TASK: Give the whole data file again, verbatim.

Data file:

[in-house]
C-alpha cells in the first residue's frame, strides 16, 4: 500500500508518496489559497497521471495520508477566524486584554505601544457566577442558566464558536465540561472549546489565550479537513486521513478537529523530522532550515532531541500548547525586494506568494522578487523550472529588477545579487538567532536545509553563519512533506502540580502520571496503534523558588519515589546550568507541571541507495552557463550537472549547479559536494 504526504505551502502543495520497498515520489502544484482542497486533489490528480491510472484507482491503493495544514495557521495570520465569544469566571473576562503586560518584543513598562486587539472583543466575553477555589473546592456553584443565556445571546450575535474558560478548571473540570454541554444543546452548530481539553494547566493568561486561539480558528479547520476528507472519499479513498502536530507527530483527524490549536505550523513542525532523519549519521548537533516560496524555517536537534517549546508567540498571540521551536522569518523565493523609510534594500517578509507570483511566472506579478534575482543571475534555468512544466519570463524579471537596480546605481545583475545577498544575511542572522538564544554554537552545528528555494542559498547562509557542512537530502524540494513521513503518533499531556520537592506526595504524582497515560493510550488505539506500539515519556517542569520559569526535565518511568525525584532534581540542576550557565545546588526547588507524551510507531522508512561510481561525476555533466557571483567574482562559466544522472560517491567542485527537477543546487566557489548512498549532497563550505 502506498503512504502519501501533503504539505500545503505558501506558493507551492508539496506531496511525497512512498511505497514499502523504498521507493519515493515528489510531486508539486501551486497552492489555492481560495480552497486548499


[in-house]
C-alpha cells in the first residue's frame, strides 16, 4: 500500500508518496489559497497521471495520508477566524486584554505601544457566577442558566464558536465540561472549546489565550479537513486521513478537529523530522532550515532531541500548547525586494506568494522578487523550472529588477545579487538567532536545509553563519512533506502540580502520571496503534523558588519515589546550568507541571541507495552557463550537472549547479559536494 504526504505551502502543495520497498515520489502544484482542497486533489490528480491510472484507482491503493495544514495557521495570520465569544469566571473576562503586560518584543513598562486587539472583543466575553477555589473546592456553584443565556445571546450575535474558560478548571473540570454541554444543546452548530481539553494547566493568561486561539480558528479547520476528507472519499479513498502536530507527530483527524490549536505550523513542525532523519549519521548537533516560496524555517536537534517549546508567540498571540521551536522569518523565493523609510534594500517578509507570483511566472506579478534575482543571475534555468512544466519570463524579471537596480546605481545583475545577498544575511542572522538564544554554537552545528528555494542559498547562509557542512537530502524540494513521513503518533499531556520537592506526595504524582497515560493510550488505539506500539515519556517542569520559569526535565518511568525525584532534581540542576550557565545546588526547588507524551510507531522508512561510481561525476555533466557571483567574482562559466544522472560517491567542485527537477543546487566557489548512498549532497563550505 502506498503512504502519501501533503504539505500545503505558501506558493507551492508539496506531496511525497512512498511505497514499502523504498521507493519515493515528489510531486508539486501551486497552492489555492481560495480552497486548499